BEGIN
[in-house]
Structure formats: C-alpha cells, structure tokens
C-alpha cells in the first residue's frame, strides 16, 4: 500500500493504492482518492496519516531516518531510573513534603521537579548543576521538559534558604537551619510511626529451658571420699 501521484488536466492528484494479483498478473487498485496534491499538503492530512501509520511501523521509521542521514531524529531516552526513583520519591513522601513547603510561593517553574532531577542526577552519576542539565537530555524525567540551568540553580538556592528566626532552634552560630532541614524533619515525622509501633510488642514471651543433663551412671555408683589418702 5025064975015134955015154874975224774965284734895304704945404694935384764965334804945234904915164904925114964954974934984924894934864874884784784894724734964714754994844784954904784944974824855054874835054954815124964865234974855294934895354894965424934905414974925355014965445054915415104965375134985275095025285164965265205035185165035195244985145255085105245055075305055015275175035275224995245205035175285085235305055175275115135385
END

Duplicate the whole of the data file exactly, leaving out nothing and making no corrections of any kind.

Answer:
[in-house]
Structure formats: C-alpha cells, structure tokens
C-alpha cells in the first residue's frame, strides 16, 4: 500500500493504492482518492496519516531516518531510573513534603521537579548543576521538559534558604537551619510511626529451658571420699 501521484488536466492528484494479483498478473487498485496534491499538503492530512501509520511501523521509521542521514531524529531516552526513583520519591513522601513547603510561593517553574532531577542526577552519576542539565537530555524525567540551568540553580538556592528566626532552634552560630532541614524533619515525622509501633510488642514471651543433663551412671555408683589418702 5025064975015134955015154874975224774965284734895304704945404694935384764965334804945234904915164904925114964954974934984924894934864874884784784894724734964714754994844784954904784944974824855054874835054954815124964865234974855294934895354894965424934905414974925355014965445054915415104965375134985275095025285164965265205035185165035195244985145255085105245055075305055015275175035275224995245205035175285085235305055175275115135385